43 posted on 09/22/2006 3:13:10 AM PDT by Howlin (Declassify the Joe Wilson "Report!")
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To: goldfinch
"What you are missing is that the law would not take effect until states representing 270 electoral votes passed the same law."

See post 14. It's unConstitutional.

44 posted on 09/22/2006 3:19:54 AM PDT by Wonder Warthog (The Hog of Steel-NRA)
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To: calcowgirl

The bottom line is that this would require a constitutional amendment. The professor is obviously a marxist.


45 posted on 09/22/2006 3:25:44 AM PDT by Leftism is Mentally Deranged (The Leftist Marxist-Islamist Alliance: joining forces to destroy civilization.)
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To: calcowgirl
He has concocted a plan for states to skirt the Electoral College system legally to insure the election of whichever presidential candidate receives the most votes nationwide. The first fruit of his effort, a bill approved by the California legislature that would allocate the state’s 55 electoral votes to the winner of the national popular vote, sits on Gov. Arnold Schwarzenegger’s desk. The governor has to decide by Sept. 30 whether to sign it ...

Not only is it not legal, it's also unConstitutional.

46 posted on 09/22/2006 3:31:22 AM PDT by Jim Noble (You know something is happening here but you don't know what it is, do you, Mr. Jones?)
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To: calcowgirl

If millions of third worlders (Mexico, Cosa Rica, Ecuador, Guatamala, etc) flood the Southwest US, and vote overwhelmingly for their "pet" candidate, one who happens to be a danger to America, our national electoral process would be in great jeopardy.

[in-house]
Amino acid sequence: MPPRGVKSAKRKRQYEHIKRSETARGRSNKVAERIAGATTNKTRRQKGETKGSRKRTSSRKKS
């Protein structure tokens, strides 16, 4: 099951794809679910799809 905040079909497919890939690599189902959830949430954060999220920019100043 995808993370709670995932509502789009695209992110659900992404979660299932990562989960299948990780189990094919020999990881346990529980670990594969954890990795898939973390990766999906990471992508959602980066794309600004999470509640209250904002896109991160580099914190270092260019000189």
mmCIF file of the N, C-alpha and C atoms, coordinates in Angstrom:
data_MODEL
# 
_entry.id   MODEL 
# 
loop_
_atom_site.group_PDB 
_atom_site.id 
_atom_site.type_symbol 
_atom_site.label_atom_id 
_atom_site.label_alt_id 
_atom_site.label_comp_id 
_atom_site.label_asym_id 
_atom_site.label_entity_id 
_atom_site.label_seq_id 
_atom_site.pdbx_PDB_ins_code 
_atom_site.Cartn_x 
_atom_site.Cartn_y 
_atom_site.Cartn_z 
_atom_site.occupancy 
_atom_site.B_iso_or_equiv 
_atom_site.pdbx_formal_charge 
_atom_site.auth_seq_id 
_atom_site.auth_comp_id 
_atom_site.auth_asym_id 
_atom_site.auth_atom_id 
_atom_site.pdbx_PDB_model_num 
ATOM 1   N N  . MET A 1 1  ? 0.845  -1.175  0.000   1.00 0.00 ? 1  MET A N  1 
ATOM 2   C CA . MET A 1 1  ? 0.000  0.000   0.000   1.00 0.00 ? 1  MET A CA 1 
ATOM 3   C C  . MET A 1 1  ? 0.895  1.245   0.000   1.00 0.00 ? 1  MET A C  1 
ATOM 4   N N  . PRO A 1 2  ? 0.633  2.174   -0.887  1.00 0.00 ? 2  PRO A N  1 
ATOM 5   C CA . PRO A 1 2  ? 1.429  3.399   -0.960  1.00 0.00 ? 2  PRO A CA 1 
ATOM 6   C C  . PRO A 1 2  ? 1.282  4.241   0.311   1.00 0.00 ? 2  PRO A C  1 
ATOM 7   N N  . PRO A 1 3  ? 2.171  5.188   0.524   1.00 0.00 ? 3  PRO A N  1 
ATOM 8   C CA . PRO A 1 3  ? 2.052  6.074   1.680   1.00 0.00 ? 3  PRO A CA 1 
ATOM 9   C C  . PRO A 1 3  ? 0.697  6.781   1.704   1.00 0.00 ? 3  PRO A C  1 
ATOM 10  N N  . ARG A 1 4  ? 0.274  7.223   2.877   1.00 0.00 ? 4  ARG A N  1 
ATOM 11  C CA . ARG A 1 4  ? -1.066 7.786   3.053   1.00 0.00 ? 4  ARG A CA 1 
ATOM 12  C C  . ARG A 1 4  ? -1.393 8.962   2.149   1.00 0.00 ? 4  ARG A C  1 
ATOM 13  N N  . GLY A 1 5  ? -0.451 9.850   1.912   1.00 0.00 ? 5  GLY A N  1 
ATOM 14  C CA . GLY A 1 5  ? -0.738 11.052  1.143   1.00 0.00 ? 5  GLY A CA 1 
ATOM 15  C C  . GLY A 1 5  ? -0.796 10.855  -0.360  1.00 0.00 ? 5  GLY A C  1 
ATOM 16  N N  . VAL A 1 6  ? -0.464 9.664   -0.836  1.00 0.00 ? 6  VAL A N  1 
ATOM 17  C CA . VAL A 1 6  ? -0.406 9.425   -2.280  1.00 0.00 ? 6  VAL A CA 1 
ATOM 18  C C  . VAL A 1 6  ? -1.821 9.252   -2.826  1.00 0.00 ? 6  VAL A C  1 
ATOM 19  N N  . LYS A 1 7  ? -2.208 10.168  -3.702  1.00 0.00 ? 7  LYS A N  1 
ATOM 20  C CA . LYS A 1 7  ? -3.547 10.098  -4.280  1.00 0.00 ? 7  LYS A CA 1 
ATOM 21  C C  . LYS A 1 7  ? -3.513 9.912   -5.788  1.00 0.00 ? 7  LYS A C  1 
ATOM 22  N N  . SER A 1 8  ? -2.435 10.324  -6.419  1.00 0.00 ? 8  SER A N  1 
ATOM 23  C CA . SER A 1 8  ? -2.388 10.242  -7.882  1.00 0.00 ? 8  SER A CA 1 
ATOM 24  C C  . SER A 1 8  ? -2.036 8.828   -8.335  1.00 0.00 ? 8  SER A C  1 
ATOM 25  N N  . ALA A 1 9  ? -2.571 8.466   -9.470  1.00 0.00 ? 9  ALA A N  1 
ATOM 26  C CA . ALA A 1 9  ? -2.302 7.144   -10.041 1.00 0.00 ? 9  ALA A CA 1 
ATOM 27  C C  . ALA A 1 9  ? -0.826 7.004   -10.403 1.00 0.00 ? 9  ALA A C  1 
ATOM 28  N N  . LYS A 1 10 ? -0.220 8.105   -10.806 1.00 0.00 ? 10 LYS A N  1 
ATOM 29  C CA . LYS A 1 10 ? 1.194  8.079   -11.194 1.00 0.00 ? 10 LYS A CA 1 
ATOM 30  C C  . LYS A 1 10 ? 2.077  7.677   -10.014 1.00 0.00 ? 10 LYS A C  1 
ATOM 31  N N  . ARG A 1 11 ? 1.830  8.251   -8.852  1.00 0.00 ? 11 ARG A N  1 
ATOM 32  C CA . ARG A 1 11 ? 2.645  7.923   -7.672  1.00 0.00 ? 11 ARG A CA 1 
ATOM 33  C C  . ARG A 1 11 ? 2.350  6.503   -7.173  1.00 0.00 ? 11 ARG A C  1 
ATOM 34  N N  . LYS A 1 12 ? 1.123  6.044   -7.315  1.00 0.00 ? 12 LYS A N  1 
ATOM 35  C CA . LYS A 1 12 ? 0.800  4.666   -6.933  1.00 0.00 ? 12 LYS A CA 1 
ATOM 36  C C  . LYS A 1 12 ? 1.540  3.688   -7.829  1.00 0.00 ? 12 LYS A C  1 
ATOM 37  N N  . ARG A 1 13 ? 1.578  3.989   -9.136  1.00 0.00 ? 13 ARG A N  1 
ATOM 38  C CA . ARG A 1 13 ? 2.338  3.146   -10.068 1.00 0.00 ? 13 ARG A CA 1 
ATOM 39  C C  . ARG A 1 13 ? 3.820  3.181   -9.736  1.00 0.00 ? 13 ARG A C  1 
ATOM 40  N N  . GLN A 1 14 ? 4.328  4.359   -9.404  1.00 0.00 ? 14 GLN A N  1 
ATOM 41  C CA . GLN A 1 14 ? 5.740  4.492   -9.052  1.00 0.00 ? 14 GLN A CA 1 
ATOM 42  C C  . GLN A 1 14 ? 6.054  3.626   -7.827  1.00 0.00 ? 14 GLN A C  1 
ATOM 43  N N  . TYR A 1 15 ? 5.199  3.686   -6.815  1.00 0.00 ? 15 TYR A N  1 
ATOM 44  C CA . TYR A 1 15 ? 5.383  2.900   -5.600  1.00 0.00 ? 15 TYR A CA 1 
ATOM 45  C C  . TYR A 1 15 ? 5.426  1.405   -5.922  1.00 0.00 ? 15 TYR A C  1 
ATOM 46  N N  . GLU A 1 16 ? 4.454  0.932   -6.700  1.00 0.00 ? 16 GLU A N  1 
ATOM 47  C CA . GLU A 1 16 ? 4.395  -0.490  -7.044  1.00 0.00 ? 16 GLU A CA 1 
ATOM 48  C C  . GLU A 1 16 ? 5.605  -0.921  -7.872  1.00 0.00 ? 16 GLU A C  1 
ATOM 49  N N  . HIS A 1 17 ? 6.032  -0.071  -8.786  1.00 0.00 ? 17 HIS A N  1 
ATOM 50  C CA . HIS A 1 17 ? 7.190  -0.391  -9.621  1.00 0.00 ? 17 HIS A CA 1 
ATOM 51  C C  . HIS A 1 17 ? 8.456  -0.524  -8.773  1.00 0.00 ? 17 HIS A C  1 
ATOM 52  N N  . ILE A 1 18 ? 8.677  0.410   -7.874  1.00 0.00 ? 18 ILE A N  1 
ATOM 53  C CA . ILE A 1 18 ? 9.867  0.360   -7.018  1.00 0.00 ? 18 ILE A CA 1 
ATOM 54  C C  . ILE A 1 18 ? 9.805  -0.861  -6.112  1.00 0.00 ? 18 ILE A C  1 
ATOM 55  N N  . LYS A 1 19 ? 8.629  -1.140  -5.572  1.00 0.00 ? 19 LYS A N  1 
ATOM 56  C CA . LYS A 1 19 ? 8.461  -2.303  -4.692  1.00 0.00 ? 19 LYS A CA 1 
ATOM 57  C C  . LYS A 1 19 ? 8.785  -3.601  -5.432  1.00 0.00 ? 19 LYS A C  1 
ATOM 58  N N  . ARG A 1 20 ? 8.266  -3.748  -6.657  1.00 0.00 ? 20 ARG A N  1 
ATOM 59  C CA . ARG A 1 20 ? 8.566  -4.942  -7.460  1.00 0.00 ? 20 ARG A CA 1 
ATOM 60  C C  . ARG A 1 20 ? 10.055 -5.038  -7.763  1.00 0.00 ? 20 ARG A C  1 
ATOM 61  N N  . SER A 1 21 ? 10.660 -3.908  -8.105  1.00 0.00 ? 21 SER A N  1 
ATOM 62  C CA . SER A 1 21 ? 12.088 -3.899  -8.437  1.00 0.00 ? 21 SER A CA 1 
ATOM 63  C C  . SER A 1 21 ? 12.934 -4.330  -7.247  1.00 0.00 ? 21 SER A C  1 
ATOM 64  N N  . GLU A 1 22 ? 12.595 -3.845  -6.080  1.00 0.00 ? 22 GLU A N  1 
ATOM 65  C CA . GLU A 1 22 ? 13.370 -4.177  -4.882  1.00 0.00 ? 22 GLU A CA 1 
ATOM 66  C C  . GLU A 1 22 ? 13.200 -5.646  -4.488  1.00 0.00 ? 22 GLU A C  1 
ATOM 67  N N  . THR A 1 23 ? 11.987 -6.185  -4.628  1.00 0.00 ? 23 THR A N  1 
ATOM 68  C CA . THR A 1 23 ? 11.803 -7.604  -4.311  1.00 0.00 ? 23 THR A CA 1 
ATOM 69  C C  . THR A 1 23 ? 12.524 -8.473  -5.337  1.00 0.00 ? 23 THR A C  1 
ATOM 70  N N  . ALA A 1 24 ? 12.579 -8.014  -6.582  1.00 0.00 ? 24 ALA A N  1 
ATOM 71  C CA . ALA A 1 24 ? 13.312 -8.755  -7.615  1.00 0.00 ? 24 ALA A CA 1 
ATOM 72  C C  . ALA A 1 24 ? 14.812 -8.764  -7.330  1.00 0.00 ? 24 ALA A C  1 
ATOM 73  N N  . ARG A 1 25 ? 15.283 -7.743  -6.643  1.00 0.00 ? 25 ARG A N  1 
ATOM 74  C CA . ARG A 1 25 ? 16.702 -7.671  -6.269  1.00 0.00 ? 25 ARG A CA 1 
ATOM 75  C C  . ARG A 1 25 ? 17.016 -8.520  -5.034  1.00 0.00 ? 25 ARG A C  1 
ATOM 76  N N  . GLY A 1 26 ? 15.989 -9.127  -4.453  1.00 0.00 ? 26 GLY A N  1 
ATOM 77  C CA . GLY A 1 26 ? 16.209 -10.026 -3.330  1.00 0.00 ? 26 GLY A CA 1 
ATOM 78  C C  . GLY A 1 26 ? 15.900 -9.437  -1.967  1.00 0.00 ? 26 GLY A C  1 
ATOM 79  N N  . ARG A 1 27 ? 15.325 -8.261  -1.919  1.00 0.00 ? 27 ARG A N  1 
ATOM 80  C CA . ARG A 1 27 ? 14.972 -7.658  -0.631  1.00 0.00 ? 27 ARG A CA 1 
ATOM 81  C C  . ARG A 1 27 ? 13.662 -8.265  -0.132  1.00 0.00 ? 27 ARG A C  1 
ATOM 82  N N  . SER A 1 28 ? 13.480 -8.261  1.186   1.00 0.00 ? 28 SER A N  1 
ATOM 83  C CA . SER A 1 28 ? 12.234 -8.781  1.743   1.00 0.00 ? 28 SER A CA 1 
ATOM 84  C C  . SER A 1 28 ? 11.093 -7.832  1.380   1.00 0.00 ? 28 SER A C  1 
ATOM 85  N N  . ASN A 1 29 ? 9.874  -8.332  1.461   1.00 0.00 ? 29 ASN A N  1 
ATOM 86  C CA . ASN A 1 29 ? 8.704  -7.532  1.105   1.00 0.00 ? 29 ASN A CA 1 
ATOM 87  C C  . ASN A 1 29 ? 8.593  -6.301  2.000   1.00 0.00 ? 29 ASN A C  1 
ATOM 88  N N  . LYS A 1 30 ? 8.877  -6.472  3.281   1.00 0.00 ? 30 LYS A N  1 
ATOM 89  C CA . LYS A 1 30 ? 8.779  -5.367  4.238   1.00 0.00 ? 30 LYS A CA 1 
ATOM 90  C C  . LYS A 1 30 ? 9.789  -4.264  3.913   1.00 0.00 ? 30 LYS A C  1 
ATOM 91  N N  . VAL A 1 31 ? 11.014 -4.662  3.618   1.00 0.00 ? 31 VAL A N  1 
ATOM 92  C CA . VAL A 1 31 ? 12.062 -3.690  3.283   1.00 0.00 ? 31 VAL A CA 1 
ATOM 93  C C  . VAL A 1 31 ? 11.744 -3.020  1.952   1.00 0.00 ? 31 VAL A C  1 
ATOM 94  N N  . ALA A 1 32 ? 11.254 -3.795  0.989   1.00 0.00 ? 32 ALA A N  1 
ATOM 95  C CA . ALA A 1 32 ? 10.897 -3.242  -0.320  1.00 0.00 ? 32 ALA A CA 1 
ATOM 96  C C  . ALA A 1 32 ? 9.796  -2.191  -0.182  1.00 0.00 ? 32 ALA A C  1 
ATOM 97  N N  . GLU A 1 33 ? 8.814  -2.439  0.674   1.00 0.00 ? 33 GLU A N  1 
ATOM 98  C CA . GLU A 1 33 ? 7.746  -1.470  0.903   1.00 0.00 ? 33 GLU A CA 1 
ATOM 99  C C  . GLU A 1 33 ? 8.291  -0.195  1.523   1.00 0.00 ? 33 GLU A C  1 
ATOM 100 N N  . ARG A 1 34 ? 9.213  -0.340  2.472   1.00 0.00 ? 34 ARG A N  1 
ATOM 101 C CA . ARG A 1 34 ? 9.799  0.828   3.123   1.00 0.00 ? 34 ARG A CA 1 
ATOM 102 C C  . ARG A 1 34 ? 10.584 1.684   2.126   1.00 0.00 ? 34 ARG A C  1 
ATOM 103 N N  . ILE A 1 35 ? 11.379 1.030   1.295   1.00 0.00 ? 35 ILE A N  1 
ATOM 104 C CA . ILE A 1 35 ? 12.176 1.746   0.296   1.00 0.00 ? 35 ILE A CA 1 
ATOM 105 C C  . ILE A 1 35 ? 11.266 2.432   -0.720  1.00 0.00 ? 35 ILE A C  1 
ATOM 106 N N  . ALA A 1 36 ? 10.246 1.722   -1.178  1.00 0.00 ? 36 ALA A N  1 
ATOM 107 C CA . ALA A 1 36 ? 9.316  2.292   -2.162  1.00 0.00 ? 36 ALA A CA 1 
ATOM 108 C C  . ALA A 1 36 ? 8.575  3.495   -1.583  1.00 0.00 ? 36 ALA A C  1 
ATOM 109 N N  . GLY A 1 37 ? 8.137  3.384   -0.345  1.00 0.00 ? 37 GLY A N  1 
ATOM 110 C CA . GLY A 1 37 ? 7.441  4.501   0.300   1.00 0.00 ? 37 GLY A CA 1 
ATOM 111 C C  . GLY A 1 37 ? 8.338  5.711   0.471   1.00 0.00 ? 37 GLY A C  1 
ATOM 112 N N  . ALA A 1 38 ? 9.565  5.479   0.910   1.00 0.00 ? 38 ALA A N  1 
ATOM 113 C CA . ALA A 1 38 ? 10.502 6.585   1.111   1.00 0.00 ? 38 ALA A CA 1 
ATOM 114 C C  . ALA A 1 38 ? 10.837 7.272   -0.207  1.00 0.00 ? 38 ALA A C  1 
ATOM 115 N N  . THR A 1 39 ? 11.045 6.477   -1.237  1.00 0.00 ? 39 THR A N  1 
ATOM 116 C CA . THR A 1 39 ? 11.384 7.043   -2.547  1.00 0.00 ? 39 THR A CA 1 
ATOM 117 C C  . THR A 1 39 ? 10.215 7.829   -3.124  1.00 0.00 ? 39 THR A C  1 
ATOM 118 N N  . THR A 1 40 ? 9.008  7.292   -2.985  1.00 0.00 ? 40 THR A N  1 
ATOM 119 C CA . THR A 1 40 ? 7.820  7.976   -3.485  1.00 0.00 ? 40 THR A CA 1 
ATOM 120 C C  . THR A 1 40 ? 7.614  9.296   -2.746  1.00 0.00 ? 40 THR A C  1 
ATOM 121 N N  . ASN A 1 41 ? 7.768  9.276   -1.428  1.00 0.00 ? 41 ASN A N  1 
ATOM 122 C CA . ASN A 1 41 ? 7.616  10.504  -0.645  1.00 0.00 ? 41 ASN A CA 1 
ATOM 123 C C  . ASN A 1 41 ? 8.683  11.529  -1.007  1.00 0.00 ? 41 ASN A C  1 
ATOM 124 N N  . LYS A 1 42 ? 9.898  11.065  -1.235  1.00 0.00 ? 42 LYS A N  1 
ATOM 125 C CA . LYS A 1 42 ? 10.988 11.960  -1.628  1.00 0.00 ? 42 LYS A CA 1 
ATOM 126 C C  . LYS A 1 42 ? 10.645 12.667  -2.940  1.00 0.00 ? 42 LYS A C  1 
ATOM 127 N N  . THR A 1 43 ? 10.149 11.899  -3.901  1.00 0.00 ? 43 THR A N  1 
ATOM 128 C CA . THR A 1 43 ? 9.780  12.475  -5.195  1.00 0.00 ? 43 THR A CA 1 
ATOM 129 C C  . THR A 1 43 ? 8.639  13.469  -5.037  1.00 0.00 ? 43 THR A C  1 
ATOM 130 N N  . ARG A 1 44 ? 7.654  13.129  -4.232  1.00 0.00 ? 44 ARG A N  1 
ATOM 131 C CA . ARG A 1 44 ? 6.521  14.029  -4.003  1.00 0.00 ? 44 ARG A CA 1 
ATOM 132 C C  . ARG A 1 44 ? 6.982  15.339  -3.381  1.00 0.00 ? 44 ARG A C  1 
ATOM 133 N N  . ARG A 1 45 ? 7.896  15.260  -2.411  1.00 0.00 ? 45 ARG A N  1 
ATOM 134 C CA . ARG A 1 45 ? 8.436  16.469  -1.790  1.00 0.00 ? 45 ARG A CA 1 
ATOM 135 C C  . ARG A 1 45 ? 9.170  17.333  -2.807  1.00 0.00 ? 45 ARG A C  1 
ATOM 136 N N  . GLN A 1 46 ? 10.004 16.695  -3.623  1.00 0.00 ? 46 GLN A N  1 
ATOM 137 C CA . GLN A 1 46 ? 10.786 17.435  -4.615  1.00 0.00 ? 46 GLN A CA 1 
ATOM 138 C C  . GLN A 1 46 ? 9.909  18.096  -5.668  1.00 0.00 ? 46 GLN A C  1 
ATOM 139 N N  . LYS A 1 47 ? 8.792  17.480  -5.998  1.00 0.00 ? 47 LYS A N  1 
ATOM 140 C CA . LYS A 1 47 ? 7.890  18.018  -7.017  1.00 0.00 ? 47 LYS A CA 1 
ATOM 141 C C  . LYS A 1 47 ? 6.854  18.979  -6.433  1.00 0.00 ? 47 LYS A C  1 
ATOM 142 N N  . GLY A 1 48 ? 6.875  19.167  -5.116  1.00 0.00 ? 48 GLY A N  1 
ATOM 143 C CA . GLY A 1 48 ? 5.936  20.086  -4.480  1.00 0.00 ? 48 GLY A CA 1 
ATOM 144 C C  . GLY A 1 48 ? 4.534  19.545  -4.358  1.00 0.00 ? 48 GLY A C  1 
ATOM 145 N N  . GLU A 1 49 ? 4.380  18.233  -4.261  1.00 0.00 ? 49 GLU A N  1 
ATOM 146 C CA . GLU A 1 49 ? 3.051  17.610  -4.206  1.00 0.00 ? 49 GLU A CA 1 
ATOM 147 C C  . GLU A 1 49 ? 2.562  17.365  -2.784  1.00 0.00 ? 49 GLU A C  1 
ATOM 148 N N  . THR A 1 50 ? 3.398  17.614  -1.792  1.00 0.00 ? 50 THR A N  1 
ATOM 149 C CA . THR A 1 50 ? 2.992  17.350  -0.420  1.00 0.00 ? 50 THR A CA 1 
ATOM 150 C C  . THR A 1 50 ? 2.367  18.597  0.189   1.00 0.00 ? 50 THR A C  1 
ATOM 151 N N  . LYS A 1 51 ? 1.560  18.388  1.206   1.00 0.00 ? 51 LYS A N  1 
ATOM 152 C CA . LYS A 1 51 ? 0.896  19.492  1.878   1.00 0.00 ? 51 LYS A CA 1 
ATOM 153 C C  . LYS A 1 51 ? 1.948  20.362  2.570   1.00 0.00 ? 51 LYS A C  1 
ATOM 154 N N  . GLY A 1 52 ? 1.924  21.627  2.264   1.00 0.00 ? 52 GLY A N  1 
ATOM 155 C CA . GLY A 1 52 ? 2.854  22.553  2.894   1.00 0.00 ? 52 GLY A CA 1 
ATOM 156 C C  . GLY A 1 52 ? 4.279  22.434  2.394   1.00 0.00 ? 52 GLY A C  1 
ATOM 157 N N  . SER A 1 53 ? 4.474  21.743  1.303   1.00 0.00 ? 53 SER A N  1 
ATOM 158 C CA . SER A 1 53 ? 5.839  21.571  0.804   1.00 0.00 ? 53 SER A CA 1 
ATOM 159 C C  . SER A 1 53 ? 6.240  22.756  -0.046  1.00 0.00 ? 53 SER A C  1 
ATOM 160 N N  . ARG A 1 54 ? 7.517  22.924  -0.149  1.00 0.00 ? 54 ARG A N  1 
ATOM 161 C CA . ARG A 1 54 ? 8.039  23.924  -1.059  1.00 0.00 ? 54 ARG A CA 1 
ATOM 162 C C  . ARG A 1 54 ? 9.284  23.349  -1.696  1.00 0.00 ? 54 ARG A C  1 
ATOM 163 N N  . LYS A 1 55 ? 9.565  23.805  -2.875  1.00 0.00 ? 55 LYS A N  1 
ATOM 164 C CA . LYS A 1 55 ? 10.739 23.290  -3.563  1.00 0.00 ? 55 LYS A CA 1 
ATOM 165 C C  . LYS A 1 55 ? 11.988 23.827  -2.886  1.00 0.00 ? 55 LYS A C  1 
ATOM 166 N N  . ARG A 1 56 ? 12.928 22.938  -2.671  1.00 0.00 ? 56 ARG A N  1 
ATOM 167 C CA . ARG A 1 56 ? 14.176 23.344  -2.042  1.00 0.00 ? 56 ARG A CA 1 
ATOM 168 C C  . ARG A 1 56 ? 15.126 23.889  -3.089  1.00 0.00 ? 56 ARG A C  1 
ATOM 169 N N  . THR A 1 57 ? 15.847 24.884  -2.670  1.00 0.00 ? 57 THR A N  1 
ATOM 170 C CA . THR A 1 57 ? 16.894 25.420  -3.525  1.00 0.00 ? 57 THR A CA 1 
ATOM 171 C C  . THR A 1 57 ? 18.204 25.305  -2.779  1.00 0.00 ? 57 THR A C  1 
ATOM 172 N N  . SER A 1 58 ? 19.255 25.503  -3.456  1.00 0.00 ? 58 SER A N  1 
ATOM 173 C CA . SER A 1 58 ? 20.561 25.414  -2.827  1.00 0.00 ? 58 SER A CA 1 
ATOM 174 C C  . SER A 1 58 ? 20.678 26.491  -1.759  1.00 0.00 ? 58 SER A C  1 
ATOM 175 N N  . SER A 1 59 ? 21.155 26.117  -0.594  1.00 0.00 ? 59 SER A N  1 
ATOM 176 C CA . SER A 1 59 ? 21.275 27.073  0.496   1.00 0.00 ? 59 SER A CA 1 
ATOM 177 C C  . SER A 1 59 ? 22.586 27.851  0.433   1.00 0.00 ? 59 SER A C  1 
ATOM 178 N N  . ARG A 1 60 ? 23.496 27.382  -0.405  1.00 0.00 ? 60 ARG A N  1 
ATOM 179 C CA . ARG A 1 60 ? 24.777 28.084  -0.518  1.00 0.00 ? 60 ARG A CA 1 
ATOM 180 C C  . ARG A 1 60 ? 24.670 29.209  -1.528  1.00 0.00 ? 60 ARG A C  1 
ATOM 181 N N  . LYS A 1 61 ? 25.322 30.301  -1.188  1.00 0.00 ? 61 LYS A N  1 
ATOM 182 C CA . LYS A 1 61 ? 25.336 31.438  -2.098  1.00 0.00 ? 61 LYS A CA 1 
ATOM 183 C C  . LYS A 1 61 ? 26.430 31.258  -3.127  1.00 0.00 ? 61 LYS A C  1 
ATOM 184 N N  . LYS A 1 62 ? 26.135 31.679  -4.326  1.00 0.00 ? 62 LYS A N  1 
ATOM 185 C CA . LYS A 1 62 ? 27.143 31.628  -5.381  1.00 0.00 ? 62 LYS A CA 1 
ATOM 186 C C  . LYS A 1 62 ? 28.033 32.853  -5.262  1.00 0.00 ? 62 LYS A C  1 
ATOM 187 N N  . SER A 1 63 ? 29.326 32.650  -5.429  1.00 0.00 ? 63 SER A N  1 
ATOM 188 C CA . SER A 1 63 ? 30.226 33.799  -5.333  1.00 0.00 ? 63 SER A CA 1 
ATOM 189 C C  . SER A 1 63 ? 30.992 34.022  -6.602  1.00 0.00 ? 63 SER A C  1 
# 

THAT's why the Founding Father's ELECTORAL COLLEGE was so brilliant in its concept and implementation.

It is designed to prevent exactly the thing which I see happening with the ongoing invasion of ONE ethnic culture to ONE geographic area of the USA.


47 posted on 09/22/2006 3:52:54 AM PDT by Edit35
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To: goldfinch
All it takes is for the 13 largest states to pass laws like this.

The 13 largest states can already determine the outcome of a presidential election on their own without monkeying around with the process, so I don't see what they have to gain by it from a collective standpoint.

48 posted on 09/22/2006 4:10:28 AM PDT by Alberta's Child (Can money pay for all the days I lived awake but half asleep?)
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To: dangus

Maine & Nebraska are the states that can split their electoral votes.


49 posted on 09/22/2006 4:15:07 AM PDT by Ready4Freddy (Sophomore dies in kiln explosion? Oh My God! I just talked to her last week...)
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To: Killborn
The Constitution is silent on how a state allocates its electoral votes.

If it were, it would be unConstitutional, thus treasonous

50 posted on 09/22/2006 4:16:07 AM PDT by Ready4Freddy (Sophomore dies in kiln explosion? Oh My God! I just talked to her last week...)